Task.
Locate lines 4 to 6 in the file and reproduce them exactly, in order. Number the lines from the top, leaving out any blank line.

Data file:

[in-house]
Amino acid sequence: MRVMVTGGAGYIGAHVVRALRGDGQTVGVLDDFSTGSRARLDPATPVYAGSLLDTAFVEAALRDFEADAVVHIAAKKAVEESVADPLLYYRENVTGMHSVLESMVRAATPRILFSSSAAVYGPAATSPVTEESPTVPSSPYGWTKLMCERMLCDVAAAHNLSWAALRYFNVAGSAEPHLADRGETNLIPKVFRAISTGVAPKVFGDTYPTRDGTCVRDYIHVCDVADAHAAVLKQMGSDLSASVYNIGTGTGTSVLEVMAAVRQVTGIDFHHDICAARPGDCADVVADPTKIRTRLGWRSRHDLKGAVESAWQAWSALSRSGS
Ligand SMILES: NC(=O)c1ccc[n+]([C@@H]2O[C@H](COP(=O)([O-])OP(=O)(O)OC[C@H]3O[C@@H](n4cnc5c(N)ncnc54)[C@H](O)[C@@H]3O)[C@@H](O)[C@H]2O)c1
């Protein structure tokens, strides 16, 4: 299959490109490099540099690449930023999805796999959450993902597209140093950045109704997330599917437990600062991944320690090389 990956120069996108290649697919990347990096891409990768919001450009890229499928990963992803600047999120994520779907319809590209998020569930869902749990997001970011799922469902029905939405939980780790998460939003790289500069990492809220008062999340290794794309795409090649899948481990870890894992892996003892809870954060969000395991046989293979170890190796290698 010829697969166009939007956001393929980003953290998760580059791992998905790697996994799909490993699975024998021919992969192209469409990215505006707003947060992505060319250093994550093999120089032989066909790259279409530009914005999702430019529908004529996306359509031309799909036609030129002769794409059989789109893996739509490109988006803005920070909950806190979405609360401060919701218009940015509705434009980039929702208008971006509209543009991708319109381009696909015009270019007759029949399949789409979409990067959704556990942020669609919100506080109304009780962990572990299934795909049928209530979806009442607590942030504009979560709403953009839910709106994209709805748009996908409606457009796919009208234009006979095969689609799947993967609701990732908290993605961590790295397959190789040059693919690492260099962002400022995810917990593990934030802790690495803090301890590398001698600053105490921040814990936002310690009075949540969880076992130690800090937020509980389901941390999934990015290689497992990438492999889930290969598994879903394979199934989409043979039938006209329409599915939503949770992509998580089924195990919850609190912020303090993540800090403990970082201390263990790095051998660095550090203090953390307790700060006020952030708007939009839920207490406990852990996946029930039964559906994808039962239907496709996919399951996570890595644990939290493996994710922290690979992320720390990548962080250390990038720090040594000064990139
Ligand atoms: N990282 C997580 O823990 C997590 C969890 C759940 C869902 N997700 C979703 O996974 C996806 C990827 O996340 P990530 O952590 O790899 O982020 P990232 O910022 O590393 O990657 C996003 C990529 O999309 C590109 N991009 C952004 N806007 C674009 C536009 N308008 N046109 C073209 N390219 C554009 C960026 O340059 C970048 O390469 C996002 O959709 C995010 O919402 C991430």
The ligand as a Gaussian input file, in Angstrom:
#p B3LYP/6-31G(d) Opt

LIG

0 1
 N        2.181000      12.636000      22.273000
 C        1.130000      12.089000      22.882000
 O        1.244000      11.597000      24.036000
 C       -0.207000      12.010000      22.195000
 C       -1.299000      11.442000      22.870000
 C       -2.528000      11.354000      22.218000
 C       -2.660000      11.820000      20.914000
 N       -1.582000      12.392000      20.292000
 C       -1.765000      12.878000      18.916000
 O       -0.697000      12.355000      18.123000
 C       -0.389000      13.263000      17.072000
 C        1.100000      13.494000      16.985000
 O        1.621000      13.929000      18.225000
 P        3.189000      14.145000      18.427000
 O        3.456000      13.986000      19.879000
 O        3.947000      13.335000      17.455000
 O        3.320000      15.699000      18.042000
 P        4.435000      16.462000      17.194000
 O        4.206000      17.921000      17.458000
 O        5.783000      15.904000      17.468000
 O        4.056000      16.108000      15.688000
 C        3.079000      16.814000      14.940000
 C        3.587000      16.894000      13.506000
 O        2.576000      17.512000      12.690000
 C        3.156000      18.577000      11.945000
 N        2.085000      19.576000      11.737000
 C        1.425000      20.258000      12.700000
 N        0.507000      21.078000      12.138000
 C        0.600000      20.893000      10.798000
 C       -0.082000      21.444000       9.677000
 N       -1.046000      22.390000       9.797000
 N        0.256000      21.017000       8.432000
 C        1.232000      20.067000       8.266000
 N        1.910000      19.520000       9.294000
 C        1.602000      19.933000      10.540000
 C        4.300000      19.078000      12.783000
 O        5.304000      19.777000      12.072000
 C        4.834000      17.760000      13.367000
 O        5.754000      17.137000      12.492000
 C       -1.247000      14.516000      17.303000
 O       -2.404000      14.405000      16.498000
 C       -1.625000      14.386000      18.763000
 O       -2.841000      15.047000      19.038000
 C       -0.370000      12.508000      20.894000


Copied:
């Protein structure tokens, strides 16, 4: 299959490109490099540099690449930023999805796999959450993902597209140093950045109704997330599917437990600062991944320690090389 990956120069996108290649697919990347990096891409990768919001450009890229499928990963992803600047999120994520779907319809590209998020569930869902749990997001970011799922469902029905939405939980780790998460939003790289500069990492809220008062999340290794794309795409090649899948481990870890894992892996003892809870954060969000395991046989293979170890190796290698 010829697969166009939007956001393929980003953290998760580059791992998905790697996994799909490993699975024998021919992969192209469409990215505006707003947060992505060319250093994550093999120089032989066909790259279409530009914005999702430019529908004529996306359509031309799909036609030129002769794409059989789109893996739509490109988006803005920070909950806190979405609360401060919701218009940015509705434009980039929702208008971006509209543009991708319109381009696909015009270019007759029949399949789409979409990067959704556990942020669609919100506080109304009780962990572990299934795909049928209530979806009442607590942030504009979560709403953009839910709106994209709805748009996908409606457009796919009208234009006979095969689609799947993967609701990732908290993605961590790295397959190789040059693919690492260099962002400022995810917990593990934030802790690495803090301890590398001698600053105490921040814990936002310690009075949540969880076992130690800090937020509980389901941390999934990015290689497992990438492999889930290969598994879903394979199934989409043979039938006209329409599915939503949770992509998580089924195990919850609190912020303090993540800090403990970082201390263990790095051998660095550090203090953390307790700060006020952030708007939009839920207490406990852990996946029930039964559906994808039962239907496709996919399951996570890595644990939290493996994710922290690979992320720390990548962080250390990038720090040594000064990139
Ligand atoms: N990282 C997580 O823990 C997590 C969890 C759940 C869902 N997700 C979703 O996974 C996806 C990827 O996340 P990530 O952590 O790899 O982020 P990232 O910022 O590393 O990657 C996003 C990529 O999309 C590109 N991009 C952004 N806007 C674009 C536009 N308008 N046109 C073209 N390219 C554009 C960026 O340059 C970048 O390469 C996002 O959709 C995010 O919402 C991430």
The ligand as a Gaussian input file, in Angstrom: